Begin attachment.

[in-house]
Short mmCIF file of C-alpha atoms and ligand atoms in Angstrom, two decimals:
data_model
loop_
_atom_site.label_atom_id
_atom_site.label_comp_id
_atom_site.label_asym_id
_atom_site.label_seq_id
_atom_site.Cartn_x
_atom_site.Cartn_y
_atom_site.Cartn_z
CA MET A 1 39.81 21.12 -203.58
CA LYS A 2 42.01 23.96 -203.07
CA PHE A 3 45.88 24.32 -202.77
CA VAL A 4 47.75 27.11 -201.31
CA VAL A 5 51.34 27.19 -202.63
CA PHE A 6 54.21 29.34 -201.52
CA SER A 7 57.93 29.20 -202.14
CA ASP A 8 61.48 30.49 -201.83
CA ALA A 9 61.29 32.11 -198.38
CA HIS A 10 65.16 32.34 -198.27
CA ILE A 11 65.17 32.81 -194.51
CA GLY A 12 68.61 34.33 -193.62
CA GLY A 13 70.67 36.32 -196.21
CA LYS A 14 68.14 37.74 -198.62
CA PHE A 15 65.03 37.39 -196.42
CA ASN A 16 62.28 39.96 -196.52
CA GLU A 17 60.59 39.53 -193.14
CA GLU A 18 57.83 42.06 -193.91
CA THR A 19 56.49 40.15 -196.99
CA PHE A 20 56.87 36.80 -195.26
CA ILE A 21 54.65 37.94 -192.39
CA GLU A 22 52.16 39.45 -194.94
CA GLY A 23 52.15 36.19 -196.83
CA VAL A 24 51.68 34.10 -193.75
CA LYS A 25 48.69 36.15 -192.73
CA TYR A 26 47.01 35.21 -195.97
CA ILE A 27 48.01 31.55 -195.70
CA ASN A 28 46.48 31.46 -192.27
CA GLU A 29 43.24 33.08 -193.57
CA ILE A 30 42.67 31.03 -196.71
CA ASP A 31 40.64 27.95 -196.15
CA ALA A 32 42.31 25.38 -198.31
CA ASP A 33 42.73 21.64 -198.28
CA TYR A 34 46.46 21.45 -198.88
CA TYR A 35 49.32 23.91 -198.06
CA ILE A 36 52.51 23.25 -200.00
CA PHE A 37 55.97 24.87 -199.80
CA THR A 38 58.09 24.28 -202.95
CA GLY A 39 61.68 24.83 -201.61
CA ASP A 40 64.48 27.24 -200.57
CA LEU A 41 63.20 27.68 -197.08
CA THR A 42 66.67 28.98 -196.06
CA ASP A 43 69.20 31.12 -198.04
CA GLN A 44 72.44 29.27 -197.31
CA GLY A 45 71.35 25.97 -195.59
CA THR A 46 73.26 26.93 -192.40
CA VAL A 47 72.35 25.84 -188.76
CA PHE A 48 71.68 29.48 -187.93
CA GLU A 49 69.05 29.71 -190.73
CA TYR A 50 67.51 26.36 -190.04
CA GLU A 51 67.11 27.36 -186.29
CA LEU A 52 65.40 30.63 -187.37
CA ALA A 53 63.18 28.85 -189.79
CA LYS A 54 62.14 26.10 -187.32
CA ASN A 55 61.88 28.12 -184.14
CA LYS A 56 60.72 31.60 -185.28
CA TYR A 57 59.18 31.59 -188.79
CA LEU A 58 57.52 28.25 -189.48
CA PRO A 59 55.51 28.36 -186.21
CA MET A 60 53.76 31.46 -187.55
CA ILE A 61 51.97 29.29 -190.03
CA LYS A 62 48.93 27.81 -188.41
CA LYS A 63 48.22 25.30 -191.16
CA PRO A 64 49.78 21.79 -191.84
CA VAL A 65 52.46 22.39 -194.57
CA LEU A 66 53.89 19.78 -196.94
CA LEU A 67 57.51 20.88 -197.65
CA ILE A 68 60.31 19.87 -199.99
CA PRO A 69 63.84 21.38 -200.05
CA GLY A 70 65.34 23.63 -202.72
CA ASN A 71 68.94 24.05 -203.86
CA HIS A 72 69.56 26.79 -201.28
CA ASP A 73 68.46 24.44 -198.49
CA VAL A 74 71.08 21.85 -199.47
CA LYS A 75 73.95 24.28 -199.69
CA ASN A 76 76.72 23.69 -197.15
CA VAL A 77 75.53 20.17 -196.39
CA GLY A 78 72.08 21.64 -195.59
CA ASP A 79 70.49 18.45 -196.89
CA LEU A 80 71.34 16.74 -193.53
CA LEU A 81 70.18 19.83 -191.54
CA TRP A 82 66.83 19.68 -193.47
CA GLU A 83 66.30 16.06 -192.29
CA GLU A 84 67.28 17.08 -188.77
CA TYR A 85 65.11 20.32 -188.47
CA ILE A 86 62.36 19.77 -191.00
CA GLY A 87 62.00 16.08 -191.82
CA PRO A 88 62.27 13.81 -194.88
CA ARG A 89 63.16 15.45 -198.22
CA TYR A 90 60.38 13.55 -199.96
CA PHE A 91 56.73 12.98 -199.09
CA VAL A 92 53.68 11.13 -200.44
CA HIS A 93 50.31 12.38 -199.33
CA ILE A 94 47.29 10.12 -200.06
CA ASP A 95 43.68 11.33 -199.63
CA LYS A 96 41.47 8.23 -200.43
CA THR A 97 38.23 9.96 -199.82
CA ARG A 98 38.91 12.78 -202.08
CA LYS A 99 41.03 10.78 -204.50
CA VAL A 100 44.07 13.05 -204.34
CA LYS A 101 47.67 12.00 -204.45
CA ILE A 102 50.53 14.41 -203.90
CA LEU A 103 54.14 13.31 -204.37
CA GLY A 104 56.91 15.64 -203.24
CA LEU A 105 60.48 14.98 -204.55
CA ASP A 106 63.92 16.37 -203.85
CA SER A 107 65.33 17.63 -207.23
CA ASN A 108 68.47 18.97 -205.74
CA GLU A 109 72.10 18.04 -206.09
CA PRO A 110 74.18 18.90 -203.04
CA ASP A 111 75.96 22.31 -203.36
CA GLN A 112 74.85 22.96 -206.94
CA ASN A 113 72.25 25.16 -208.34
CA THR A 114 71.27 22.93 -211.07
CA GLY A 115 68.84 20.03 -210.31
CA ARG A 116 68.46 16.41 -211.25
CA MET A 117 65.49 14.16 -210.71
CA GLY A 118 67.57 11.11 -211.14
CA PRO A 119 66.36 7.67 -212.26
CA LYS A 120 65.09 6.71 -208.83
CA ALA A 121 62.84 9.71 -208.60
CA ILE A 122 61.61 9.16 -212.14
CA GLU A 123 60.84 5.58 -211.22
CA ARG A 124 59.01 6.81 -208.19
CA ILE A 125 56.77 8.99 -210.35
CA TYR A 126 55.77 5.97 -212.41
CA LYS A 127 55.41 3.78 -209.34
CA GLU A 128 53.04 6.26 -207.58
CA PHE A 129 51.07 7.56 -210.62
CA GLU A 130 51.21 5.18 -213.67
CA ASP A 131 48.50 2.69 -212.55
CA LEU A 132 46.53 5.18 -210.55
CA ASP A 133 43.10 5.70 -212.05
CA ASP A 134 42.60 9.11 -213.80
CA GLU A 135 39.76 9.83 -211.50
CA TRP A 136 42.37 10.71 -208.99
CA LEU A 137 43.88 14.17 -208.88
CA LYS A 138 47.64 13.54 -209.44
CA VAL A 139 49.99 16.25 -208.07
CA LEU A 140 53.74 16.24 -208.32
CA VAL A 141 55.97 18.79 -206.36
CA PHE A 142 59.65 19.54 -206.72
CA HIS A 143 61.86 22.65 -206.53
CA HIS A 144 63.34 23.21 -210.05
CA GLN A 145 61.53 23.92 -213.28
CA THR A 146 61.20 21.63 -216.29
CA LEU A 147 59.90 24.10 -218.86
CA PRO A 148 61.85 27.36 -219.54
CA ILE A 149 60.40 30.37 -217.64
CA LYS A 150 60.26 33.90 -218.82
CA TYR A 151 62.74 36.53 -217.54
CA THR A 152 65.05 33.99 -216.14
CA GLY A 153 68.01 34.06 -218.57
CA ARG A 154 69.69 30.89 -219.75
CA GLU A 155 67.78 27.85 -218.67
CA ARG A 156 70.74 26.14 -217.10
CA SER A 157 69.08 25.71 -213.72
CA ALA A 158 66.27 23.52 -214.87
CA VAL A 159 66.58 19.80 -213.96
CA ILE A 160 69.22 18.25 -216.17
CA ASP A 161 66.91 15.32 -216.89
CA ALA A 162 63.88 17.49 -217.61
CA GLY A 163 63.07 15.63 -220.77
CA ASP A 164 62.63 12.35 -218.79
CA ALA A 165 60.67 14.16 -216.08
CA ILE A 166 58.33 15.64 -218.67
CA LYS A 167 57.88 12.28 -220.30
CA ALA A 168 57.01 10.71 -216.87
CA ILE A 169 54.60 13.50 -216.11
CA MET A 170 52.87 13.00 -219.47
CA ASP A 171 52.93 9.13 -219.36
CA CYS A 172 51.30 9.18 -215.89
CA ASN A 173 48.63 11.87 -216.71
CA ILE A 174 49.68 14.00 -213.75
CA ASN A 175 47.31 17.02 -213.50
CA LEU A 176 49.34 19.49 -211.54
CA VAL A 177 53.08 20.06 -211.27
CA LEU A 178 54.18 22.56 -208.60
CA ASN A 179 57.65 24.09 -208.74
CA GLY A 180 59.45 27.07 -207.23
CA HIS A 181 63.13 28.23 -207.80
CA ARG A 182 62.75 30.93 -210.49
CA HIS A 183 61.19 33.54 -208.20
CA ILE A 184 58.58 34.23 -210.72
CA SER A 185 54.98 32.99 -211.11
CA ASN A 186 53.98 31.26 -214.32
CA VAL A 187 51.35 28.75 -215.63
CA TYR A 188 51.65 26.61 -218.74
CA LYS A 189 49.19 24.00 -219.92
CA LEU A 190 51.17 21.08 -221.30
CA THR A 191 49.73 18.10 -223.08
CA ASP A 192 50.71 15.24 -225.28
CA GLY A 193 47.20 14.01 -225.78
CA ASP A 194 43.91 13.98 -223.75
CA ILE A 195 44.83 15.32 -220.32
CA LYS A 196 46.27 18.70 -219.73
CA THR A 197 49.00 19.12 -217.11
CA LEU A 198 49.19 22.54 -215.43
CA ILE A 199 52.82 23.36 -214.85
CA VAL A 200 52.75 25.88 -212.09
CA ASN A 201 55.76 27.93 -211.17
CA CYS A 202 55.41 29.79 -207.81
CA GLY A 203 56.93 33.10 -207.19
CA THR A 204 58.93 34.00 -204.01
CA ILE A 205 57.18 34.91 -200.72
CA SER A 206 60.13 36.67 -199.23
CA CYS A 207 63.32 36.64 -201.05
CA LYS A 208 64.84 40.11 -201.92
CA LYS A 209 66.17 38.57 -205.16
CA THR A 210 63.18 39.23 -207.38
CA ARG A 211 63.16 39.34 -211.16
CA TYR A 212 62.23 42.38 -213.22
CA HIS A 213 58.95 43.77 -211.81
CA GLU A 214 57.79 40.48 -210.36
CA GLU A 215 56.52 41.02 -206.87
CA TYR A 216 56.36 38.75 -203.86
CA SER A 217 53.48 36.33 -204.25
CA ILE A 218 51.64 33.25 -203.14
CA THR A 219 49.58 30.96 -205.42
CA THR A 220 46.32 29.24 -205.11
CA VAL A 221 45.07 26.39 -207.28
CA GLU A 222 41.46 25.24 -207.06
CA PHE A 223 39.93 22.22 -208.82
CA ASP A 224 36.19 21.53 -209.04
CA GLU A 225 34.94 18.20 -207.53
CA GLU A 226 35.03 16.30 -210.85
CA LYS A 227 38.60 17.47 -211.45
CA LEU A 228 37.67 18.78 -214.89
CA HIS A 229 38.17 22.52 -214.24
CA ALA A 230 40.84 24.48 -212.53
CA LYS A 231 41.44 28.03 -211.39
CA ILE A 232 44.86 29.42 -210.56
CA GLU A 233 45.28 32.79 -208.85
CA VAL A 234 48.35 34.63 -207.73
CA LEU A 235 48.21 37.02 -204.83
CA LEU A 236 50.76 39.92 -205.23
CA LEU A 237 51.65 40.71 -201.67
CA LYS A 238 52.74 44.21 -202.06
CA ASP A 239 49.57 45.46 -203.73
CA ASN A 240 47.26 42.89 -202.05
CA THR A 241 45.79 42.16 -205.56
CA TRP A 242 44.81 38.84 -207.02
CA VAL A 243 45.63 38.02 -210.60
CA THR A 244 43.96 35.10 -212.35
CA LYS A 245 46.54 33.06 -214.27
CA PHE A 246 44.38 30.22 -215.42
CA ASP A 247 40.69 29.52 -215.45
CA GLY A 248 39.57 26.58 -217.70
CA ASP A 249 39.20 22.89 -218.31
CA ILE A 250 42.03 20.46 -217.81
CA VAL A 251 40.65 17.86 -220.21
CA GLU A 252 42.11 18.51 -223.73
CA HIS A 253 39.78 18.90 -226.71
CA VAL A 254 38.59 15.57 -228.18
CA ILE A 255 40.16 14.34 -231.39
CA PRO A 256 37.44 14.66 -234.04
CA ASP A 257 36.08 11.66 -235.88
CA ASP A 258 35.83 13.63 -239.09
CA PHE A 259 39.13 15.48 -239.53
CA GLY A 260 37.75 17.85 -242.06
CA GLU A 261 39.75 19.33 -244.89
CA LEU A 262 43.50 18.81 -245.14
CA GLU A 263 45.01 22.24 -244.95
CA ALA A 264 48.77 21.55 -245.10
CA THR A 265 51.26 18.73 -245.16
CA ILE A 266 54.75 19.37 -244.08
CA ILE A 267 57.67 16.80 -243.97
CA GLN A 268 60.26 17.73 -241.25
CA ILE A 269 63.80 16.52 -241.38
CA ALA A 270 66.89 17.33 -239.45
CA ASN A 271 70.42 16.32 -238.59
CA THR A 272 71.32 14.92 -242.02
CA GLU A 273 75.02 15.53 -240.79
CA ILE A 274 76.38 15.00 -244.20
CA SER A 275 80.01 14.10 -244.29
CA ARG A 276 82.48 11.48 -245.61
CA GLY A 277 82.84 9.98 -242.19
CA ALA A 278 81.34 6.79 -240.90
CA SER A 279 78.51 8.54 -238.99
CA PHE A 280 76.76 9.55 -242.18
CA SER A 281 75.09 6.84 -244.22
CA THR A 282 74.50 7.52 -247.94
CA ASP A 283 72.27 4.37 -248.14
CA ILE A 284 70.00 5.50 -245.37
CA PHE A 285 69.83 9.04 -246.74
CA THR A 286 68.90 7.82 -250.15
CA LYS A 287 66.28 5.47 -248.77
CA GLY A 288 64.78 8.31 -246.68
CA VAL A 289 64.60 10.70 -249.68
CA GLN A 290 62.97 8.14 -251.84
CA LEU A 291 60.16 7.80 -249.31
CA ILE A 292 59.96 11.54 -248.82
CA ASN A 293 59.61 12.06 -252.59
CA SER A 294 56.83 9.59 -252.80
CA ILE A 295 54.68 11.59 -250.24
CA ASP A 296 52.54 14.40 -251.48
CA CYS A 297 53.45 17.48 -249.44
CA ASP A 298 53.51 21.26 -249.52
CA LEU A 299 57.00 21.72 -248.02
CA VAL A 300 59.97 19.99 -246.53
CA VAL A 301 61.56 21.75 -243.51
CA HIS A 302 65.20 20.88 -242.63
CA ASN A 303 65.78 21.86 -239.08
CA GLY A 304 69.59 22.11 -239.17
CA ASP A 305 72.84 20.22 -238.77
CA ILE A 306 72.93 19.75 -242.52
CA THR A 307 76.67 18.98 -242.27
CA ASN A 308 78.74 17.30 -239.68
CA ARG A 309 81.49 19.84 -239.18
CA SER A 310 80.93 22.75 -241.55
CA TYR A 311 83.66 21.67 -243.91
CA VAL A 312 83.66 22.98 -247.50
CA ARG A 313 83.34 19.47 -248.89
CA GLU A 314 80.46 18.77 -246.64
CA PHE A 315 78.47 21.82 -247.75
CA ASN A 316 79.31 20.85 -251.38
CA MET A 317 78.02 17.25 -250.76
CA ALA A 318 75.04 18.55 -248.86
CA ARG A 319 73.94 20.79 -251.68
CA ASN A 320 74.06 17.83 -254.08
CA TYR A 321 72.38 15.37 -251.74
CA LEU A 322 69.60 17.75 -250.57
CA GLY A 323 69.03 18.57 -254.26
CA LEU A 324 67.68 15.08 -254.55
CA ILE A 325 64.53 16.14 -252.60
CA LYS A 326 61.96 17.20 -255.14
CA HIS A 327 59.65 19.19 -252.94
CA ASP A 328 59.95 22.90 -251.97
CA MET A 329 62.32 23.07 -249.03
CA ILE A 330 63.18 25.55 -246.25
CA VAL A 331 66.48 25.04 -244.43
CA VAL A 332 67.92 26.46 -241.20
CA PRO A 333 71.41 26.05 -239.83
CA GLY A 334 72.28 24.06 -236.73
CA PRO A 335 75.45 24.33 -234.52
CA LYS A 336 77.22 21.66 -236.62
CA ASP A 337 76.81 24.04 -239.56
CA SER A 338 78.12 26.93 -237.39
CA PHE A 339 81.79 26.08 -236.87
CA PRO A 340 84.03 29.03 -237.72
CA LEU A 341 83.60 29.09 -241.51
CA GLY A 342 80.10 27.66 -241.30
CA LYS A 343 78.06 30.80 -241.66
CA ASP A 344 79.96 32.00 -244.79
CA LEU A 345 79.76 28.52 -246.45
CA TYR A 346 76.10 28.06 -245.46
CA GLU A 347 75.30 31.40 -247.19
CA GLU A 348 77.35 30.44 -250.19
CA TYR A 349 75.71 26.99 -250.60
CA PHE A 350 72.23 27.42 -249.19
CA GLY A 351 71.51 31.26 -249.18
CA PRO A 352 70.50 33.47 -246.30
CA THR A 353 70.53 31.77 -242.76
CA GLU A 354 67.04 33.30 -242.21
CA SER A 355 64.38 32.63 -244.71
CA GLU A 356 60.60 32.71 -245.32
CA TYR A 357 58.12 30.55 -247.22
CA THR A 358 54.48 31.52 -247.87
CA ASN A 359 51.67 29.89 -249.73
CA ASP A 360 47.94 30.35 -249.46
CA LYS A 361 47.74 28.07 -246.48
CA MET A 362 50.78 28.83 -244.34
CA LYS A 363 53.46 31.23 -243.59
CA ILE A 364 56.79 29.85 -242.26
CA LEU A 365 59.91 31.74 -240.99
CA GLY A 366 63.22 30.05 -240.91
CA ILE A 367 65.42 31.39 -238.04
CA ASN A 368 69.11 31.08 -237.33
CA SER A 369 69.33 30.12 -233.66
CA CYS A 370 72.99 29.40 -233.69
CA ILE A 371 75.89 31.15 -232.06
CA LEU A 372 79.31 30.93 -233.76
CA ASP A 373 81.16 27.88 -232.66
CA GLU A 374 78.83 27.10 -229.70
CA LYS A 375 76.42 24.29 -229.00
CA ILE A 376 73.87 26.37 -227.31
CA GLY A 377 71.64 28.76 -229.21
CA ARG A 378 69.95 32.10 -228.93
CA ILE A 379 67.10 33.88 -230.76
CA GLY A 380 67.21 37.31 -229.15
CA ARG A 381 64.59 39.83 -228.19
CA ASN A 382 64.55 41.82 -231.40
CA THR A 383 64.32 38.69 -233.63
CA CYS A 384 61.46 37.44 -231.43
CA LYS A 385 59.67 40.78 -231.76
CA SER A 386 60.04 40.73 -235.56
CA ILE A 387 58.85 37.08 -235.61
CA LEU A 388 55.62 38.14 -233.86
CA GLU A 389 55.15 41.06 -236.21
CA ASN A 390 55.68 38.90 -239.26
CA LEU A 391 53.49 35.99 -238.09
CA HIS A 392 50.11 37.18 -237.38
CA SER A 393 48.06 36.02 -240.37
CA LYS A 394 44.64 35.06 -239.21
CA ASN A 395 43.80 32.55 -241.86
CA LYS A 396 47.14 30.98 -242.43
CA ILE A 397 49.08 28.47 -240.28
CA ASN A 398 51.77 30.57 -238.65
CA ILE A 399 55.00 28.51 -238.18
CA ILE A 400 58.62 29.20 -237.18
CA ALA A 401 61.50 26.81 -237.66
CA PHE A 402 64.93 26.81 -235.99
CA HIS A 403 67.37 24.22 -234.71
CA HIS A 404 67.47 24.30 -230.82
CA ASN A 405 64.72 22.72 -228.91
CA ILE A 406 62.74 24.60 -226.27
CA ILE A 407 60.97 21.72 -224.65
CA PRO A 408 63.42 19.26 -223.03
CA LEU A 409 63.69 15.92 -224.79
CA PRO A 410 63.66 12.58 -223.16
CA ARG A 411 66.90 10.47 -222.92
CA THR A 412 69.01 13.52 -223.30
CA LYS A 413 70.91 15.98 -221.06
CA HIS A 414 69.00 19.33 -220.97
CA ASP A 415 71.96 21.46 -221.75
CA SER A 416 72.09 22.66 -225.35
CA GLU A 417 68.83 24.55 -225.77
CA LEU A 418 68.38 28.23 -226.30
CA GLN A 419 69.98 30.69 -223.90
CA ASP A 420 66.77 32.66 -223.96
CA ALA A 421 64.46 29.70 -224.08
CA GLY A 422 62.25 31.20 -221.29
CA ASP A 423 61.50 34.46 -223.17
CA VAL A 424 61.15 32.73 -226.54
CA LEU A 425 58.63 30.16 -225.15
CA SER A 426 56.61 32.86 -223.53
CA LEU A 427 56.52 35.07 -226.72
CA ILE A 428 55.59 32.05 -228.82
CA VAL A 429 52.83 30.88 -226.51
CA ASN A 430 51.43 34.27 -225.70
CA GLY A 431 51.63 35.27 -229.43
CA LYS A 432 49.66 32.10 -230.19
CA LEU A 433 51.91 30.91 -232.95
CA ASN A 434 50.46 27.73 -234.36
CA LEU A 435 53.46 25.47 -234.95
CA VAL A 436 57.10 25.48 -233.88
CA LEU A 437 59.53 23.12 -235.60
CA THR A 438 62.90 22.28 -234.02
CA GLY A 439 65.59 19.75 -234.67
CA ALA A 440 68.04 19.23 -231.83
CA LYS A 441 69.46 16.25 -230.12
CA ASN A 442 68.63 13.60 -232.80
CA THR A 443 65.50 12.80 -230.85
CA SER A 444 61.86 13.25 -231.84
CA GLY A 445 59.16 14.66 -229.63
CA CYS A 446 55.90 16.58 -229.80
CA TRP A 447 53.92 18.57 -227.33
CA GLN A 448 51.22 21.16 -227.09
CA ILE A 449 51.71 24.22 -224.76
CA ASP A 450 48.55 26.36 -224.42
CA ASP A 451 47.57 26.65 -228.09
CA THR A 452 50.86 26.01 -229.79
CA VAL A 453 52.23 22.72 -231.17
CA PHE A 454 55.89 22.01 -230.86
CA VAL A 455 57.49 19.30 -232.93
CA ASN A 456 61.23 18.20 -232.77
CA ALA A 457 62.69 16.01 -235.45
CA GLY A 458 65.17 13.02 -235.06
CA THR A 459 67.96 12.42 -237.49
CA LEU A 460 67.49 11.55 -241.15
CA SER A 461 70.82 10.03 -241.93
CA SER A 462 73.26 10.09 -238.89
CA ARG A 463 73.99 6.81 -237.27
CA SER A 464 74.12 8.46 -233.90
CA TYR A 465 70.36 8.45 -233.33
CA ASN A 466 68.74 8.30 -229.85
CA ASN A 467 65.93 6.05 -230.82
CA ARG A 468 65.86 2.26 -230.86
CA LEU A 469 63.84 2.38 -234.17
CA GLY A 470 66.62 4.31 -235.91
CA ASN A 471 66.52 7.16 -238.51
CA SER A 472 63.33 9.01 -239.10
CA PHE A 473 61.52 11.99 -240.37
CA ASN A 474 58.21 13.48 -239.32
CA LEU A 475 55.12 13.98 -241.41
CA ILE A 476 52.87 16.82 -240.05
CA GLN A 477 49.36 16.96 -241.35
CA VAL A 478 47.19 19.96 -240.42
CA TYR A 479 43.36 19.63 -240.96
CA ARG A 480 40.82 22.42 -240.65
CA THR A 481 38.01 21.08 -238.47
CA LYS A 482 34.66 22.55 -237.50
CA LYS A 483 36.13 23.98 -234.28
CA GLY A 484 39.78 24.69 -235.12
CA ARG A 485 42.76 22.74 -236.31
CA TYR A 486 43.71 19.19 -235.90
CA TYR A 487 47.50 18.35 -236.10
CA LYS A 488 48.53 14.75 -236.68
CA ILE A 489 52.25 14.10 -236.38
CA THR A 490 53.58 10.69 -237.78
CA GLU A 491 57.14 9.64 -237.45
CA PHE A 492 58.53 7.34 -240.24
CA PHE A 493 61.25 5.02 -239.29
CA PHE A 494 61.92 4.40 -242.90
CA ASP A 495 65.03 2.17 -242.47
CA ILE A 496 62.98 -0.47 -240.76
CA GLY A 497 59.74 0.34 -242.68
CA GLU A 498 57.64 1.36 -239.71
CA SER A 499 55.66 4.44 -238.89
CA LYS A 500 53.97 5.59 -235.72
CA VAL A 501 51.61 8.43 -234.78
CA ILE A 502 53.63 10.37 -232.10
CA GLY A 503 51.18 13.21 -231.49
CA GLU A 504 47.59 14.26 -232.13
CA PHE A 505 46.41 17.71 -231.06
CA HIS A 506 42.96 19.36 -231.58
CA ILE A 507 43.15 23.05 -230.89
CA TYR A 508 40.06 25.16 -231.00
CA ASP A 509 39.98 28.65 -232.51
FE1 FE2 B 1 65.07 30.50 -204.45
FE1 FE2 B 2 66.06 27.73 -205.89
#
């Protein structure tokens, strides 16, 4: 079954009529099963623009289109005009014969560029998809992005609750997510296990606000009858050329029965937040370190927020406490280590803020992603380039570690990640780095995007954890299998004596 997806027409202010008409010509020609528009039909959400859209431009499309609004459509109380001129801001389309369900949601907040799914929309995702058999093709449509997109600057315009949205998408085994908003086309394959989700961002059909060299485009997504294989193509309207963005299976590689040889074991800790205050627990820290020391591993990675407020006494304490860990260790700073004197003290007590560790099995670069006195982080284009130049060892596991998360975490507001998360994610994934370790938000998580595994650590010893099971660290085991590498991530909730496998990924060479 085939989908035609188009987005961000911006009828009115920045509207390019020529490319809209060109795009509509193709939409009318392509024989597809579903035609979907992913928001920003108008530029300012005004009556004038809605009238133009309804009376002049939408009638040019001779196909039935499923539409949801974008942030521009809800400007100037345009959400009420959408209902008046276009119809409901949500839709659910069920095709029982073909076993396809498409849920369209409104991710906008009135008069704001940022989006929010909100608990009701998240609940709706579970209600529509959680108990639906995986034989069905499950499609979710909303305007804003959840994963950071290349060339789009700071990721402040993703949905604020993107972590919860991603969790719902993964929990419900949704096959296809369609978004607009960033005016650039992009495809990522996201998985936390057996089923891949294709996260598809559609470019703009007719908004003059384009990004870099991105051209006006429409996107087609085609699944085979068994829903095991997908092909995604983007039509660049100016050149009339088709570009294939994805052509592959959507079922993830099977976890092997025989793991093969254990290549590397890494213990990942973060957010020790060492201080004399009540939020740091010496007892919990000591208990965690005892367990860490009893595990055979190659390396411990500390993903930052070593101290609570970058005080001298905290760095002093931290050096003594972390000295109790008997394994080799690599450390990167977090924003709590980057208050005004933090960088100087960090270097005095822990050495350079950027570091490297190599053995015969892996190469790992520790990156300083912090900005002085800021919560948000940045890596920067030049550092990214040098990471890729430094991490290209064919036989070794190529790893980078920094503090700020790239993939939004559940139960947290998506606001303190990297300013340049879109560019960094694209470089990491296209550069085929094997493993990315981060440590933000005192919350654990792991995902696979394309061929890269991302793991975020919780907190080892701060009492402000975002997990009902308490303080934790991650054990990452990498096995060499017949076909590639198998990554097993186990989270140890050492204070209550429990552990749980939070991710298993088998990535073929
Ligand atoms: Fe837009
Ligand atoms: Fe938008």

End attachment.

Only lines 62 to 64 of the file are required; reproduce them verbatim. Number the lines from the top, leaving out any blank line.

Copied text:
CA GLU A 51 67.11 27.36 -186.29
CA LEU A 52 65.40 30.63 -187.37
CA ALA A 53 63.18 28.85 -189.79